The Voice behind the Music

Posts tagged “Frank Baker

Remembering Frank Baker by Edward Herbst

Aloha,I just found this incredible story on-line after having a great talk with another fellow student of Frank Baker’s, James McCarthy (performer, writer, teacher) who I met shortly after moving to Hawaii. I studied voice with Frank in the 80’s and have not forgotten the many things I learned from him. I think about him everyday! James and I were trading stories over dinner and the similarity’s to the below story are goose pimple material. Frank taught thousands of students. It amazes me that there aren’t more stories out there on Frank and his courageous voice teaching methods. I am hoping more will show up and we can gather together to keep Franks beautiful, generous, impatient spirit circulating in the world. Mahalo, Louise

Remembering Frank Baker (1908-2000) Edward Herbst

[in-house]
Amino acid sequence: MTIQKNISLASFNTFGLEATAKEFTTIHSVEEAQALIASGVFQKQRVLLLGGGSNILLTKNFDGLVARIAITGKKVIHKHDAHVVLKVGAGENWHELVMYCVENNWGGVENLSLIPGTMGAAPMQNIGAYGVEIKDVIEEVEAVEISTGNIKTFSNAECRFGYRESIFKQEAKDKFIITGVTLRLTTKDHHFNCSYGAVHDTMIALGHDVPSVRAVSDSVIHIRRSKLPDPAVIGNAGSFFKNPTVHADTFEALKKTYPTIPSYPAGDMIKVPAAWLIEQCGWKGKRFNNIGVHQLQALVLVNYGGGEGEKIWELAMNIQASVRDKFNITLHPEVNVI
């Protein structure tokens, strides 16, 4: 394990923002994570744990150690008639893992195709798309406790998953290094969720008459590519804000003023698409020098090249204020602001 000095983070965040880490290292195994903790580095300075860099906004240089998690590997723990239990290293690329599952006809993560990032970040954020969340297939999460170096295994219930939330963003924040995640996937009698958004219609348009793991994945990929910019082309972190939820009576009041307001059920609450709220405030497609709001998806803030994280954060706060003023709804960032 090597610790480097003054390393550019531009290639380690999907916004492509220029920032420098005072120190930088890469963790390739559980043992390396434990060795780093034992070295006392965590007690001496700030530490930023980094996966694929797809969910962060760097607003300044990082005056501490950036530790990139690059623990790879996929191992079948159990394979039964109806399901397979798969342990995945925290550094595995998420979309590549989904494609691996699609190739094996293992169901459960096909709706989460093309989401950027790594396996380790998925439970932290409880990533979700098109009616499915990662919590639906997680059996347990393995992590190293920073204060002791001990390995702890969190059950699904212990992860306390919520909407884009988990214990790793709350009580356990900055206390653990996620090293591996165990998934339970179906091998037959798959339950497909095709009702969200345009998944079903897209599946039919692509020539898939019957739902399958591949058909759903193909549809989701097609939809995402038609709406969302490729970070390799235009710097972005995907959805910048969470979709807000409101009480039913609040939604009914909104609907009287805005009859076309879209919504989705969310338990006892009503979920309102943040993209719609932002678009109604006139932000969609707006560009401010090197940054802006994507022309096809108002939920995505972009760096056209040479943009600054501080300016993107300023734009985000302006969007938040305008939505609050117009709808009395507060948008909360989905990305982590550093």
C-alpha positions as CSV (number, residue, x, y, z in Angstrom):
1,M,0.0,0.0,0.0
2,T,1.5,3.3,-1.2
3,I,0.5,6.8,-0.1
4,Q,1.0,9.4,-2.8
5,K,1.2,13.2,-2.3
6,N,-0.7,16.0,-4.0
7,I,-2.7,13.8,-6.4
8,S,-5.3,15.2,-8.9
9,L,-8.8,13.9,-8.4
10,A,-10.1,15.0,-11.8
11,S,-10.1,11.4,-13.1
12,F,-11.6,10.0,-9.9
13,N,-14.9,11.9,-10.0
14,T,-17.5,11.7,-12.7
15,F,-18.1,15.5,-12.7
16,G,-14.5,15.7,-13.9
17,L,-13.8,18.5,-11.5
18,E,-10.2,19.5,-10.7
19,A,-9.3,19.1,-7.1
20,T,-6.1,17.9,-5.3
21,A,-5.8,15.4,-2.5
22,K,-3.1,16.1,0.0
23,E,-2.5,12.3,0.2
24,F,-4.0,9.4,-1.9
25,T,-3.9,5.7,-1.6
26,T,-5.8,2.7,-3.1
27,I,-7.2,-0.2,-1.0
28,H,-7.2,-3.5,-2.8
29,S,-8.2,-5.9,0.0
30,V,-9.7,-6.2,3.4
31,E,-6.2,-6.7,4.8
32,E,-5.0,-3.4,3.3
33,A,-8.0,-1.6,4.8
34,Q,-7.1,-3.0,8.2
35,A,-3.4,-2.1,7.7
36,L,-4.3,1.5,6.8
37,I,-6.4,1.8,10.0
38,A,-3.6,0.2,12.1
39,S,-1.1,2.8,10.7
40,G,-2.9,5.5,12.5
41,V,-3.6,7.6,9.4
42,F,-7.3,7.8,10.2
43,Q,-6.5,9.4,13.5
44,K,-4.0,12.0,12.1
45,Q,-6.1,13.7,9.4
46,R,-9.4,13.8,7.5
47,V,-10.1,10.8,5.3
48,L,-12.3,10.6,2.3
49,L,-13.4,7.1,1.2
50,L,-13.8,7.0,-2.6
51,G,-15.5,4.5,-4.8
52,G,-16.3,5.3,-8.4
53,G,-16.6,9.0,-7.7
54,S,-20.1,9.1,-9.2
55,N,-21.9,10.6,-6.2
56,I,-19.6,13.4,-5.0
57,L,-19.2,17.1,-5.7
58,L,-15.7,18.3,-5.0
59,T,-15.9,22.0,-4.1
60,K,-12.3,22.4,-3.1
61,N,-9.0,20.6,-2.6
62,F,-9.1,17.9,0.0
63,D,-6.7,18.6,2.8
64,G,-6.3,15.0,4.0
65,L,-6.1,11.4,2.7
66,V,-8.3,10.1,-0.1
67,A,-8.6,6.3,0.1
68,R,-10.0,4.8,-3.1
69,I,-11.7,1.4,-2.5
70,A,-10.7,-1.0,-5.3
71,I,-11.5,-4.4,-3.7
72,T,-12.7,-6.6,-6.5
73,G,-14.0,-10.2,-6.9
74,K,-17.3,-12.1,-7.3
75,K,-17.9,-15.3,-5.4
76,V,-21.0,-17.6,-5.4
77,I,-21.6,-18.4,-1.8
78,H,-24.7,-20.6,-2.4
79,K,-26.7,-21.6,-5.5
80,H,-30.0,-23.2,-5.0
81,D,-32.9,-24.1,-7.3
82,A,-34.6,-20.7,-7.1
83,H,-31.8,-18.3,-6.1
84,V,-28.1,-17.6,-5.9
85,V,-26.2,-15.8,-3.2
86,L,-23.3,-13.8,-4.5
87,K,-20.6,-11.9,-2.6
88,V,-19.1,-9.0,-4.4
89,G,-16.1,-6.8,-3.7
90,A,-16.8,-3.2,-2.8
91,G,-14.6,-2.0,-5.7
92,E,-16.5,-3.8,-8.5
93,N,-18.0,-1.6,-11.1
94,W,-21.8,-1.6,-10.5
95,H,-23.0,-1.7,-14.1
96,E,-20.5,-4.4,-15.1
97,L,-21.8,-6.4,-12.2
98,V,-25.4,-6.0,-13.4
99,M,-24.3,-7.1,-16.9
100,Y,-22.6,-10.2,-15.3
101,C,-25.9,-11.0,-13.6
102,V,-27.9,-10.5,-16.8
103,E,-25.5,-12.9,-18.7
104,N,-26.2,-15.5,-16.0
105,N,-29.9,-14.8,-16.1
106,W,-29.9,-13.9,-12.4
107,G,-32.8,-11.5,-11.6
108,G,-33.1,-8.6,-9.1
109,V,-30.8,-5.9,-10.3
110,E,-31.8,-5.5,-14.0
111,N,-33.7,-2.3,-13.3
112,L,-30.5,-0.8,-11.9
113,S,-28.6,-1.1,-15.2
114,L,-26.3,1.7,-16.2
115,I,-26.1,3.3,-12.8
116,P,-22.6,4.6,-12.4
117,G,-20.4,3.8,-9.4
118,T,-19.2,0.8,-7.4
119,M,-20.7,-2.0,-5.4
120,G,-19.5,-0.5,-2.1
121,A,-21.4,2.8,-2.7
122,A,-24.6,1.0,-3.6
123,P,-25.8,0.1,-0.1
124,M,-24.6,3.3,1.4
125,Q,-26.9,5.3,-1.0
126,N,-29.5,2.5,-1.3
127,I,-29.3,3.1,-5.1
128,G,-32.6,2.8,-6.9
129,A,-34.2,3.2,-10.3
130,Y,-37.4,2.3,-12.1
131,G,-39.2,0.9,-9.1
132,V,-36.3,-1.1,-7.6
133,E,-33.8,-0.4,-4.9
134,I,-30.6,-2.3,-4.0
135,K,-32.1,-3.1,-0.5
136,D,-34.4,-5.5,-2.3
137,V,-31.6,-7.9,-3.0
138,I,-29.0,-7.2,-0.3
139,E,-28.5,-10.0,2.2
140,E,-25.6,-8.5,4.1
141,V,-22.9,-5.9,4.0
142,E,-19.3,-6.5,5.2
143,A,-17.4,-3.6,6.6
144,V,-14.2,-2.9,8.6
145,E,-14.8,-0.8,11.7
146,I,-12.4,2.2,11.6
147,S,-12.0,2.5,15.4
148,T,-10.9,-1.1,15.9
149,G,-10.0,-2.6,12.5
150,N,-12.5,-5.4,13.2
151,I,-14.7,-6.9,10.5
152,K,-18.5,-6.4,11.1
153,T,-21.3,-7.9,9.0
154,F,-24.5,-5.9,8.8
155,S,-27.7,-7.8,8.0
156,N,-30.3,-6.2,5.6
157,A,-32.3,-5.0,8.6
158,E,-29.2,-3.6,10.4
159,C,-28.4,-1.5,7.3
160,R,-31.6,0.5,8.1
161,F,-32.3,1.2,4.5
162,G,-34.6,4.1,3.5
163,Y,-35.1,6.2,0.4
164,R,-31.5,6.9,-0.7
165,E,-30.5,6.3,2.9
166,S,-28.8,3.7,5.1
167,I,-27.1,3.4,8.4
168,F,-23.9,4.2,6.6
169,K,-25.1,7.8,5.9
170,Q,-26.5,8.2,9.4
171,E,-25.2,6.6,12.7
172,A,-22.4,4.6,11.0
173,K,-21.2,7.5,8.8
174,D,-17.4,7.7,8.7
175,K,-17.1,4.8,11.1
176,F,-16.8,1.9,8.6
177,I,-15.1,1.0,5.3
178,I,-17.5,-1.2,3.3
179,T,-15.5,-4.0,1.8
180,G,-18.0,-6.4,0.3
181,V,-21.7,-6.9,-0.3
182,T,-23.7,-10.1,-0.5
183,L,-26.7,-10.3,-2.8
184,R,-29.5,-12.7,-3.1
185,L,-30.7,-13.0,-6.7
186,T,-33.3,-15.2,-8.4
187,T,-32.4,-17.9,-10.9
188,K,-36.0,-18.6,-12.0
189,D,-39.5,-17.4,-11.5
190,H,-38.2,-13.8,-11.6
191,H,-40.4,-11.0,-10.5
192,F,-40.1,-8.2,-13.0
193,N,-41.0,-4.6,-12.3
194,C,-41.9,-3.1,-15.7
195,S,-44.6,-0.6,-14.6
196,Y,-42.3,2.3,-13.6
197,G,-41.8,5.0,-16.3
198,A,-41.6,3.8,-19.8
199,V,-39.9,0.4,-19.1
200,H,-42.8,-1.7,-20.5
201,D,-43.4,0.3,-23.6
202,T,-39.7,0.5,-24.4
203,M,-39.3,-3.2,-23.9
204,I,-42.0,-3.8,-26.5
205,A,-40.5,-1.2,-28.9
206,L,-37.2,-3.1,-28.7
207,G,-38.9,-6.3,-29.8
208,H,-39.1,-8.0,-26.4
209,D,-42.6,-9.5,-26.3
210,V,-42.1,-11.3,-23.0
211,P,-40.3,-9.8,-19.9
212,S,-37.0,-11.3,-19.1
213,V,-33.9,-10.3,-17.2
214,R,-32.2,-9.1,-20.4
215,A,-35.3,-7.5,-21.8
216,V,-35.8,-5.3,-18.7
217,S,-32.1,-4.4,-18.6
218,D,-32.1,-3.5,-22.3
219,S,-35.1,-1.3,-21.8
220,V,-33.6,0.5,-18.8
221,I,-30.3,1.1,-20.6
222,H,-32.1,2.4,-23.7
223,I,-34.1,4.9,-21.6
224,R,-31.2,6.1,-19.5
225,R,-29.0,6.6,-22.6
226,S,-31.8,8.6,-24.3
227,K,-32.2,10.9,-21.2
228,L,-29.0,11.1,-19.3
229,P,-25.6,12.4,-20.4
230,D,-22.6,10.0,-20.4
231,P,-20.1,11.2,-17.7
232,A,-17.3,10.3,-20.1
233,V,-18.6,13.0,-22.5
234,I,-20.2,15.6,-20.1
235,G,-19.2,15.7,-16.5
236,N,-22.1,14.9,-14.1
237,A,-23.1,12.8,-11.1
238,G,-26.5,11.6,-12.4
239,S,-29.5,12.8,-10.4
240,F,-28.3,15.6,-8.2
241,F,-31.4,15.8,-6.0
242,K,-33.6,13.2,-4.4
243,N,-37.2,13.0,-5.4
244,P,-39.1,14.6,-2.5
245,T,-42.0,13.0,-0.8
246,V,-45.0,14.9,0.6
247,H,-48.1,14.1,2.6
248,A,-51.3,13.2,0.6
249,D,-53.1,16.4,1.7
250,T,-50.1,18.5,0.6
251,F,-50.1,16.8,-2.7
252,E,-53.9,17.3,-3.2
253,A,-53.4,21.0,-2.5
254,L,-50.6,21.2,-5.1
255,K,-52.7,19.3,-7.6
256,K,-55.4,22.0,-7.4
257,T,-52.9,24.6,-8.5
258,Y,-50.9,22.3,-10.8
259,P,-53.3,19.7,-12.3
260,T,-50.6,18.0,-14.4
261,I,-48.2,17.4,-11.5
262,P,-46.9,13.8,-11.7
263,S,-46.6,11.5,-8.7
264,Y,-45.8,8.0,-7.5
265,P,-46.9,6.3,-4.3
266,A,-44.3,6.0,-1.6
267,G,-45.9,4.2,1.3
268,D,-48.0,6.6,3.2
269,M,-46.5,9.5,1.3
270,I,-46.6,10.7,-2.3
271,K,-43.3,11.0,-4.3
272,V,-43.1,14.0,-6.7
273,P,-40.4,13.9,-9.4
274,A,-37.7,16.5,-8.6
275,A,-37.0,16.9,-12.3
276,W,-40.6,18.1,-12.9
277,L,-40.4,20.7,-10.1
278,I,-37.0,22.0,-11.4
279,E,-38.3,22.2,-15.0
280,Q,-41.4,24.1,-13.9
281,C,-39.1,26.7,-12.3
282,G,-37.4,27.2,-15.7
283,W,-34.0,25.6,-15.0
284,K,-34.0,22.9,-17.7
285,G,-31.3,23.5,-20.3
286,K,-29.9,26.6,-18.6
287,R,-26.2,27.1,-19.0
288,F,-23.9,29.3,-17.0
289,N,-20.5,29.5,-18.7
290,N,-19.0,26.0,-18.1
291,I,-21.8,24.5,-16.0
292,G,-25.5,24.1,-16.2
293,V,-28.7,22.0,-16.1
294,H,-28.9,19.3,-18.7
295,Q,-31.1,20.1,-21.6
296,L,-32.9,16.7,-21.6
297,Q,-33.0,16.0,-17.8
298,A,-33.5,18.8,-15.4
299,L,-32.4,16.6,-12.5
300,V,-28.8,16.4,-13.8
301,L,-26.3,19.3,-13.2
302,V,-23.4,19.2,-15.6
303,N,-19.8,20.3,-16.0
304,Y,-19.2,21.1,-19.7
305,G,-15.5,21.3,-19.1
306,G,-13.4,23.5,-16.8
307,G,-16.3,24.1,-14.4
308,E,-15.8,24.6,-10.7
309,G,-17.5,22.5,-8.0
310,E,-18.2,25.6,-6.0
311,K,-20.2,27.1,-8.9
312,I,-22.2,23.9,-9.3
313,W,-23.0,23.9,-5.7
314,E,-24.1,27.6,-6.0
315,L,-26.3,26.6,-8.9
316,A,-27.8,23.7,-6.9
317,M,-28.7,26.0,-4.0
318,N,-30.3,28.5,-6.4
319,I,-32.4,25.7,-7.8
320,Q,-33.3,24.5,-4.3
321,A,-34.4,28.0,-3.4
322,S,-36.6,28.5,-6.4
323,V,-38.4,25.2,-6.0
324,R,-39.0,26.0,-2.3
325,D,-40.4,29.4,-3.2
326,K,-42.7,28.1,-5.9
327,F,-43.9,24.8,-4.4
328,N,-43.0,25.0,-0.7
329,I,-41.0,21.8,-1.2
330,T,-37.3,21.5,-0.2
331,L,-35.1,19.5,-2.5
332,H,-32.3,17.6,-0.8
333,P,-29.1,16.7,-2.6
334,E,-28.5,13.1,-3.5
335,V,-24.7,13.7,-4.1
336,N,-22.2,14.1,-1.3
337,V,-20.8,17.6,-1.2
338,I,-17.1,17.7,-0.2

In the Fall before Frank passed away, we visited him in North Bennington. Beth Skinner had baked Frank a fresh blueberry tort, which he always loved, and we sat down at the kitchen table with him, as his daughter Betsy moved about, preparing tea. After their cat jumped on the table, and the little mess was cleared up, Beth and I began to talk. Frank’s ability to speak was noticeably diminished since his last (ninety first) birthday in 1999, and one had to focus one’s attention very intently—even more than usual—to catch his words. So I was filling up a few minutes of time, trying to provide him with pleasant “conversation,” talking about my research in Indonesia earlier that year. After a short while, I saw a certain impatience in Frank’s eyes that I’d come to recognize behind the beatific smile. He gently waved his hand in the air—kind of like smoke circling round as it rises—a signal for us to listen to him. And then he intoned, “Tell me what you learned from me.” I laughed embarrassedly, and asked him how many days he had to listen to my answer. He repeated the request. Then we spent over an hour intently discussing the voice, the process of learning and of singing, with Frank desperately trying to express himself, and indeed managing to engage on a striking level. He was completely alert, eyes gleaming, taking in all we had to say (with hearing aid mostly reliable), and offering questions and answers with the greatest of difficulty. But what an exhilarating experience! The few phrases Frank managed to blurt out were so incisive and heartfelt. With great passion he would try to comment on something one of us said— attempting to get the words out, only having to wave his hand in the air in a gesture of giving up, with a smile of regret on his face. And still, his presence and engagement—being totally in the moment—were overwhelming, just as with his performances many decades before. One subject we talked about was the effect his stroke had on his teaching. He confirmed once again that he still thought of it as a great blessing. (more…)

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